The $53 million smart grid project was developed by scientists in New Mexico and Japan. Japan’s New Energy and Industrial Technology Development Organization is working with Los Alamos County and Los Alamos National Laboratory on the project.

    It includes a solar photovoltaic array at the county’s capped landfill, a battery storage system, and a smart house and energy management system that will serve Los Alamos residents.

    “The Southwest has abundant sunlight and has the potential to generate enough power to meet the nation’s needs; however, storage and distribution are the key elements that will make this source viable,” Garcia Richard said. “Future development using the research capabilities of LANL, applied research demonstrated by the Japanese and production, manufacturing and construction will result in jobs for New Mexicans. We have seen the cost of PV dramatically reduced.

    Now using the information gained from the NEDO project New Mexico could lead the nation in solar energy production, storage and ‘smart grid’ design. The opportunities are enormous. Is the state up to the task?”

  • Staff promotes pilot project

    Transit staff asked the Los Alamos County Council for feedback on two proposals during Tuesday’s work session.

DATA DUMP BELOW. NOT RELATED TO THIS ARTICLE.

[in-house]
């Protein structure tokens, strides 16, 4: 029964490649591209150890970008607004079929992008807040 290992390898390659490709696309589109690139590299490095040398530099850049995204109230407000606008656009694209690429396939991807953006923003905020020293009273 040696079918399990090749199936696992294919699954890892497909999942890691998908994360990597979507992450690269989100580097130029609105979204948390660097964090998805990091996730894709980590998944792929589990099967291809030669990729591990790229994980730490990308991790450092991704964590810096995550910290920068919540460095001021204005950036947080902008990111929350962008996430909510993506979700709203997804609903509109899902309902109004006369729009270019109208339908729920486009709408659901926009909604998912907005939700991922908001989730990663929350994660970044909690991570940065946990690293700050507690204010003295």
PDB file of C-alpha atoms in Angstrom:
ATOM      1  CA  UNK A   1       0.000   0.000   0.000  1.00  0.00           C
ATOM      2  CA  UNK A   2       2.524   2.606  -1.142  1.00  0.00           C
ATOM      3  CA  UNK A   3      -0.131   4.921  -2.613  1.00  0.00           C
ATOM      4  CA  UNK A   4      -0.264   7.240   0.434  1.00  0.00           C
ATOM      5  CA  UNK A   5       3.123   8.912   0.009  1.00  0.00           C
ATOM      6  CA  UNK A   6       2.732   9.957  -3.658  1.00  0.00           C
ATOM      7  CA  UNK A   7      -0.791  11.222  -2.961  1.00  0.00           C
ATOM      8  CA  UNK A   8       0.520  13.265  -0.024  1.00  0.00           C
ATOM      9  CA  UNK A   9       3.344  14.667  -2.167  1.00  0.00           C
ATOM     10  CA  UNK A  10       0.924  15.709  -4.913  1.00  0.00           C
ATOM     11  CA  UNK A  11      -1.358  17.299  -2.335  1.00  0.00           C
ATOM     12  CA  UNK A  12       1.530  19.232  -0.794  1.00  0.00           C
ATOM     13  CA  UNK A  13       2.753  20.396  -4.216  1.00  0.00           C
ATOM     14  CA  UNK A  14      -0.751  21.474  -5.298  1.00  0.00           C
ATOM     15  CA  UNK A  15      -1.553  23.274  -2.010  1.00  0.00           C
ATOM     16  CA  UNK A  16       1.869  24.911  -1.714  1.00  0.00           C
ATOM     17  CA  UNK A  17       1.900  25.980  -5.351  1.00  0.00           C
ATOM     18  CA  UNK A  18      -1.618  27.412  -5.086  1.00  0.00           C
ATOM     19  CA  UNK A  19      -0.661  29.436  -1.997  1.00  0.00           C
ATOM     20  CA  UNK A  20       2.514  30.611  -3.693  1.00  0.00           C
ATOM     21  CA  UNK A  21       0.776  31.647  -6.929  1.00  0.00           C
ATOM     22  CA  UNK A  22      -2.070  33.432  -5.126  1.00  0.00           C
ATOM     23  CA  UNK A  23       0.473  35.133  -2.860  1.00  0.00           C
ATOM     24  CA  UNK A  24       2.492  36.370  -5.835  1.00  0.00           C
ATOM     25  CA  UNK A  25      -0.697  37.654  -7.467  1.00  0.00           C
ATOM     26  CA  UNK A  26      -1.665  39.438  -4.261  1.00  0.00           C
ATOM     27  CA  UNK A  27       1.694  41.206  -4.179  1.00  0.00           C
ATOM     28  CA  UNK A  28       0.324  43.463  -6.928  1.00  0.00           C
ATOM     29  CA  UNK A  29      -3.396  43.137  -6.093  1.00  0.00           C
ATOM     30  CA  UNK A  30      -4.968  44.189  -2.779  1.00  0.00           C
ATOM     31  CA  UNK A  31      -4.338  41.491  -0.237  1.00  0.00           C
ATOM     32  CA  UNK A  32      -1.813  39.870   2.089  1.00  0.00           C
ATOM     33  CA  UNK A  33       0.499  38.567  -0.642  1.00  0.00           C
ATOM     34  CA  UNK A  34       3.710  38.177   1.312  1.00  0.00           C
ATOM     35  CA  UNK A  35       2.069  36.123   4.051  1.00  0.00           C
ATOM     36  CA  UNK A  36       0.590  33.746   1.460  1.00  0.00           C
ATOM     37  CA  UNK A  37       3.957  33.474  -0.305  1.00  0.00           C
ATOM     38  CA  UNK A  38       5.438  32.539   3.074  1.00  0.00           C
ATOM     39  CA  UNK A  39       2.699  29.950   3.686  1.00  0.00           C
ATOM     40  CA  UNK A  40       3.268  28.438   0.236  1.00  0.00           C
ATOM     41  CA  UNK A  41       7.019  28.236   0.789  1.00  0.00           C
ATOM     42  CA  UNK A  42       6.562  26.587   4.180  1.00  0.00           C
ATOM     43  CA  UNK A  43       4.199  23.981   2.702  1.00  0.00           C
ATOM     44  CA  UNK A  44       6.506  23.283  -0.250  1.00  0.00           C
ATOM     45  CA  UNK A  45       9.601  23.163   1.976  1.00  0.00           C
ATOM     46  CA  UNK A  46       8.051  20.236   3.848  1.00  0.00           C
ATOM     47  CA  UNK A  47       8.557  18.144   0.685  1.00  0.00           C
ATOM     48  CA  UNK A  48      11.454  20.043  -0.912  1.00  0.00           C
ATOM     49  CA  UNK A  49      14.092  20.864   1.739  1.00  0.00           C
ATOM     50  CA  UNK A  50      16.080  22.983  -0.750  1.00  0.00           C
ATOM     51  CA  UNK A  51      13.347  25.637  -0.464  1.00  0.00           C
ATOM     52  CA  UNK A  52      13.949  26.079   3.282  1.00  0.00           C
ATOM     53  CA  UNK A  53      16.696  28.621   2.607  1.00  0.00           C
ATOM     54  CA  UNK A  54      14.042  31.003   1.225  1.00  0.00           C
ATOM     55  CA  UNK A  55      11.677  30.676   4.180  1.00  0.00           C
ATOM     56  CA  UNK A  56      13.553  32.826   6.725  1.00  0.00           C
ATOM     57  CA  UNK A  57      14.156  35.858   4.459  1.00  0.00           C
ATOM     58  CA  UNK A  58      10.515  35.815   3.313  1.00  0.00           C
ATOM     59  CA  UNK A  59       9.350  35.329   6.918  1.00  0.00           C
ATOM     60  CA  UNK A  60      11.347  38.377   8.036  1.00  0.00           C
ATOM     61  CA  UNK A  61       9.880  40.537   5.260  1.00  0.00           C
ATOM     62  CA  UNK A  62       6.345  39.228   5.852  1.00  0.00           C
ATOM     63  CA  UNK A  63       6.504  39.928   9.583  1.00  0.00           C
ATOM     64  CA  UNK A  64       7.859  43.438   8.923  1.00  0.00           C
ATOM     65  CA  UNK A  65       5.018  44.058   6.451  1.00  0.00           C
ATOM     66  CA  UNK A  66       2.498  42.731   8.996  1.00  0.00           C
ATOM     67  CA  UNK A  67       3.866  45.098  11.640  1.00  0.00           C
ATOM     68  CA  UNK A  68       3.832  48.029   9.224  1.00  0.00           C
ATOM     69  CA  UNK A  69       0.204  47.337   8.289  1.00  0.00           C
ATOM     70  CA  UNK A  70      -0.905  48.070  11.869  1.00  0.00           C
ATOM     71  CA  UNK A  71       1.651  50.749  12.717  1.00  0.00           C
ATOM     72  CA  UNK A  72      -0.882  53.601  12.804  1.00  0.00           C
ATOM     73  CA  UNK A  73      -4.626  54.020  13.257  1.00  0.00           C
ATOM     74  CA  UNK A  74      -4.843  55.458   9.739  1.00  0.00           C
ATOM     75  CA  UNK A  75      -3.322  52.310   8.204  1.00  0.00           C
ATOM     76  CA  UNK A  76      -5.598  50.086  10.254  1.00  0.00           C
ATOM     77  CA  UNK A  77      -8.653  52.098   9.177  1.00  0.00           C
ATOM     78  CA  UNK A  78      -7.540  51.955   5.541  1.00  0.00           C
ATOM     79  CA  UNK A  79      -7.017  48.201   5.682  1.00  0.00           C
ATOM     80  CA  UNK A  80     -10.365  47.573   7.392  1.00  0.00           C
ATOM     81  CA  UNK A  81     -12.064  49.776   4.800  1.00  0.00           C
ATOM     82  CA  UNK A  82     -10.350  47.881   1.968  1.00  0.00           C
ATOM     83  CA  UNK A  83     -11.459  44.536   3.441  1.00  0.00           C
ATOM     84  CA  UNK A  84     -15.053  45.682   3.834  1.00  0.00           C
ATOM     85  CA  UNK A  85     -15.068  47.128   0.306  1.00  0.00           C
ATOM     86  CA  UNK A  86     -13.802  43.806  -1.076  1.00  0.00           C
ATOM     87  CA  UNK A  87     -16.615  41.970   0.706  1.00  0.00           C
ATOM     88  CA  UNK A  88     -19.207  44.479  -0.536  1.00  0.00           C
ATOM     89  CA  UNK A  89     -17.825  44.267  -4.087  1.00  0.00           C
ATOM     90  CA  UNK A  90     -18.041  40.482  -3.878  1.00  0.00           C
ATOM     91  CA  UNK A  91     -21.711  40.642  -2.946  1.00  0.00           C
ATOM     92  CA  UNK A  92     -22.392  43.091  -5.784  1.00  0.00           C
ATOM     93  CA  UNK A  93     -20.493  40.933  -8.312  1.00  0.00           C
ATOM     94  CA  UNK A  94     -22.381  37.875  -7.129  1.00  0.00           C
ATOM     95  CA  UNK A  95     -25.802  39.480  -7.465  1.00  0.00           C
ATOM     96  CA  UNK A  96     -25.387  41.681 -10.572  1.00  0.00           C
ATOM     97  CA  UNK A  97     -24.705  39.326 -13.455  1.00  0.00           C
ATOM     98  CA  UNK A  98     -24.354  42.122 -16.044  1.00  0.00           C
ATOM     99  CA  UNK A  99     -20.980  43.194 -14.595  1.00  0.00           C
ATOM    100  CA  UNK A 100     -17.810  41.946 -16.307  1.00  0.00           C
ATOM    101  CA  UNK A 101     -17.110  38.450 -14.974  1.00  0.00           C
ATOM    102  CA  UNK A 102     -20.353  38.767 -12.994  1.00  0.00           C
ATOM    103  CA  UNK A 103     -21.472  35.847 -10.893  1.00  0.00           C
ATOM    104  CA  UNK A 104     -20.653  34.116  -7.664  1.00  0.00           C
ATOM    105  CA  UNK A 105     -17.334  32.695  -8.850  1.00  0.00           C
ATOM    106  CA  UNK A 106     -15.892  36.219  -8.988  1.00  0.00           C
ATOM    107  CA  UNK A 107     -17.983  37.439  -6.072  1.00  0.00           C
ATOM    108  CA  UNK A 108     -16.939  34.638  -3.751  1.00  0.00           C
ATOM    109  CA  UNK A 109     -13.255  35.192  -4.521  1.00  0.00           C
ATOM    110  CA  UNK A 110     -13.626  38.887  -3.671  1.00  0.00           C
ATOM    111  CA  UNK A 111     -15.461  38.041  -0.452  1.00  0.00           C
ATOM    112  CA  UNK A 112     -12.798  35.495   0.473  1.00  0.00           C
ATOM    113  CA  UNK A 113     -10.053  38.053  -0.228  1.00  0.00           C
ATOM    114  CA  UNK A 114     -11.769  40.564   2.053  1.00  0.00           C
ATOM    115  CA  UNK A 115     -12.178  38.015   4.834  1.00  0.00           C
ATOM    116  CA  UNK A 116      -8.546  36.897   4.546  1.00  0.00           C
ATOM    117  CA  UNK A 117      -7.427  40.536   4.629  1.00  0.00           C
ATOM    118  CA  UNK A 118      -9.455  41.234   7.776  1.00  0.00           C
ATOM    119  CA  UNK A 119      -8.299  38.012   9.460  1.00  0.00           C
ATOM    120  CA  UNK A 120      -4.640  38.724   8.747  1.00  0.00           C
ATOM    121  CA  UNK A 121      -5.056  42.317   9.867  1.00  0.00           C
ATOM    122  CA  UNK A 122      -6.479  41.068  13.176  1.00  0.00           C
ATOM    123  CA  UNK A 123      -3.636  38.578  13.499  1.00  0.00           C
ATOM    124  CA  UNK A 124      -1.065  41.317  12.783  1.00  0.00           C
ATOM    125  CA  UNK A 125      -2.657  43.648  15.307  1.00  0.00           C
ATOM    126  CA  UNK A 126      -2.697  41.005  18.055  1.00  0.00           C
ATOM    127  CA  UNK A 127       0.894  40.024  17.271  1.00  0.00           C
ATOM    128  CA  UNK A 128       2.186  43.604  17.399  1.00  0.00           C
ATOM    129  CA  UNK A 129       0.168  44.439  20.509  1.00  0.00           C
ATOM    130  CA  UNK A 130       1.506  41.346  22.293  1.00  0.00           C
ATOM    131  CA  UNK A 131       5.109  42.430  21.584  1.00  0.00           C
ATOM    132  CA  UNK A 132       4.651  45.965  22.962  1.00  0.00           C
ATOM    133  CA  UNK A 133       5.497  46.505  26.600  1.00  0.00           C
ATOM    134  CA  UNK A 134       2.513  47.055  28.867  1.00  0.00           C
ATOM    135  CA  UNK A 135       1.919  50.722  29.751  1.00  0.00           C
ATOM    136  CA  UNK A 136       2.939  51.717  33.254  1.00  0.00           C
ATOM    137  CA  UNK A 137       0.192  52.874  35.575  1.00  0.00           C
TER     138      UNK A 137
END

Transit Manager Mike Davis explained how a proposed Computer-Aided Dispatch (CAD) System could improve efficiencies and customer experience. CAD would connect computers on transit buses to a computerized system in the dispatch center.

    The system would expedite scheduling shift assignments and daily adjustments to the schedule. It would also facilitate vehicle assignment by tracking which size bus is needed for each route, which vehicles are available, which are undergoing maintenance and also which are due for maintenance.

    Drivers would sign in on the system, so dispatchers would know immediately if someone had not arrived for their shift.

    Drivers would also enter safety inspection results electronically. Inspections are conducted at the beginning and end of each shift and each time a vehicle changes hands. Drivers currently turn in handwritten reports, which other staff  then enters into the computer.

  • 2012 Sample Election Ballots Released -- Check Attachments

    The Los Alamos County Clerk released the sample ballots for the 2012 General Elections. Check out the following attachments.